Saturday night we hosted a fun little gender reveal party for our family and friends to announce the gender of our little Hudson Michael. I had so much fun putting everything together and I think it turned out pretty cute. I decided to DIY a lot of the decorations to keep costs down. I didn’t do full tutorials or anything but I’ll try to link to similar ones or explain what I did in case you want to replicate.
The first thing I had to do was decide on a theme. Our last name (which I haven’t yet shared on here…in case of creepers, ya know?) is royal-ish so I decided to do a play on words and go with a “prince or princess?” theme. I looked at lots of invitations online and none were exactly what I wanted. I contacted some Etsy sellers to see about getting custom ones made, but they never contacted me back, so finally I just busted out Word and made my own. (this tutorial was very helpful and this pin was my invitation inspiration) I was very proud of how they turned out.
After deciding on the prince or princess theme, I sort of forgot to actually use that in the decorations (ahem…facepalm), but I did carry over the gray, blue, and pink from the invitation into the decorations.
This fabric scrap bunting is probably my favorite thing that I made for the party. I modeled it after this tutorial, but didn’t use quite as many fabric options. I only used three fabrics: pink and gray chevron, blue and gray chevron, and gray polka dot (all bought at Hancock’s). I also didn’t cut out each strip individually (the original poster used pinking shears to cut hers); instead I sniped into the fabric about a half inch and then ripped. It gave the strips the shabby chic rough edges that I like. I did 20 strips of each color, about 1.5 inches wide and 22 inches long (each strip was half of a width of my yardage, which I assume was a standard 44 inches). I love this and think I might make another one in the appropriate colors of our bedroom. Or Hudson’s room. Or Christmas decorations. Or all of the above.
The pom poms were made using this tutorial, and I made six total – three for each chandelier. Each pom was made from one pack of tissue paper from Hobby Lobby (I think each pack had ten sheets). They were a little bigger than I expected, and I probably should have cut the tissue paper down some, but I still think they turned out cute.
I also made a lot of these circle garlands to hang everywhere. They are cheap and easy to make, so I love them! I used my Cricut to cut out a bajillion circles of different shapes (ranging from 1 1/4 inches to 2 inches) from a bunch of different pink, blue, and gray baby-themed papers from Hobby Lobby. Once I had my circles cut out I ran them through my sewing machine to make the garland. Easy peasy.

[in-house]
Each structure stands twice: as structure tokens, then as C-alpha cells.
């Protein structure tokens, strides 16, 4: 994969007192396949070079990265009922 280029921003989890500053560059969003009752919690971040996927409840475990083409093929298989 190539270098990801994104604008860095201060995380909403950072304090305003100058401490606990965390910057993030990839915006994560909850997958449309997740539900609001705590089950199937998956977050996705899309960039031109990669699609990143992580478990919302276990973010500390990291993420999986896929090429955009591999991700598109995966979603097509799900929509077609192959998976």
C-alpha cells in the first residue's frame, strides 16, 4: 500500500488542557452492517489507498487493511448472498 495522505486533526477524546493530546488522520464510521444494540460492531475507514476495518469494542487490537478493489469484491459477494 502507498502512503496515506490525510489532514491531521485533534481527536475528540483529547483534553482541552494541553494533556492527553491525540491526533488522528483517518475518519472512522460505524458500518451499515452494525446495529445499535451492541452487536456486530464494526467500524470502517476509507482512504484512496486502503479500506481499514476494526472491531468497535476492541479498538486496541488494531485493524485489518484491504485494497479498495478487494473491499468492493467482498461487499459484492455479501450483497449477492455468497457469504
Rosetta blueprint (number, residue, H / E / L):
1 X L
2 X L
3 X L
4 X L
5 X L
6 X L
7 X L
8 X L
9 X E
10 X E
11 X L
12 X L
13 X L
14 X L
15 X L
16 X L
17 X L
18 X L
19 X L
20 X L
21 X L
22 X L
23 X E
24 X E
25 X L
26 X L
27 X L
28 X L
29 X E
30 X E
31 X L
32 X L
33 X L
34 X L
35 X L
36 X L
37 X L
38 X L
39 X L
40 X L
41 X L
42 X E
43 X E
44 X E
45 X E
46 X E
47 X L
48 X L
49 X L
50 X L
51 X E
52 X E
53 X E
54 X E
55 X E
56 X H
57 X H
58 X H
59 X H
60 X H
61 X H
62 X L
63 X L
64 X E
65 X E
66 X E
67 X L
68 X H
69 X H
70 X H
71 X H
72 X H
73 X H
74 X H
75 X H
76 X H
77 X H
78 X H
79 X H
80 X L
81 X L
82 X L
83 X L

The leftover pink and gray chevron fabric became a table runner of sorts. I totally meant to do centerpieces but ran out of time, so I just slapped this fabric on the table (it’s folded under, the edges aren’t even hemmed or anything) and hoped that the dramatic stuff hanging from the light fixture made up for a nearly naked table.
We had one folding table set up that didn’t have a light fixture above it. I covered it with a gray tablecloth (from Hobby Lobby), scattered some of my cut out circles on the table like confetti, and tied some pink and blue balloons to a mason jar for a centerpiece.
There was a table right inside the door for when people first walked in. The leftover blue and gray chevron became the tablecloth for this table (raw edges and all…that’s just how I roll in a time crunch). Some of the extra blue tulle from the wreath got added to a dish full of yummy Reese’s. The lights are white Christmas lights with strips of white tulle tied to the cord in between the lights. I made this last year at Christmas and it has come in handy for some many different things. It’s great to have on hand and pull out to jazz up a space quickly.
The scratch off stuff was pretty easy to make – I followed this tutorial. All you need is contact paper, silver craft paint, and dish soap (don’t be like me and paint on the wrong side of the contact paper, let it dry over night, wake up ready to finish, and realize you have to paint all over again because you didn’t use the right side…oops).
The sad thing was that they didn’t work quite as well as I thought they would. When I did my trial run, the scratch off stuff scratched off perfectly. However, when everyone started scratching they could hardly get it to scratch off! Most people ended up just peeling off the contact paper to see the results.
At first I thought I had made them too far in advance (I only did them about 9 hours in advance!) but now I think it’s because I didn’t use enough dish soap. I think that is the key to keeping it soft enough to scratch off. See, the tutorial said use two or three parts paint to one part dish soap. That made the paint really, really thin, so I used way less dish soap. I didn’t realize I needed to make it thinner and then paint more than one coat. I was trying to keep it thick enough to only do one coat and I think that was my downfall. I think the paint hardened too much because there wasn’t enough soap. So now I know in case we ever do this again!
And that was our little gender reveal party! It was a fun way to share our exciting news!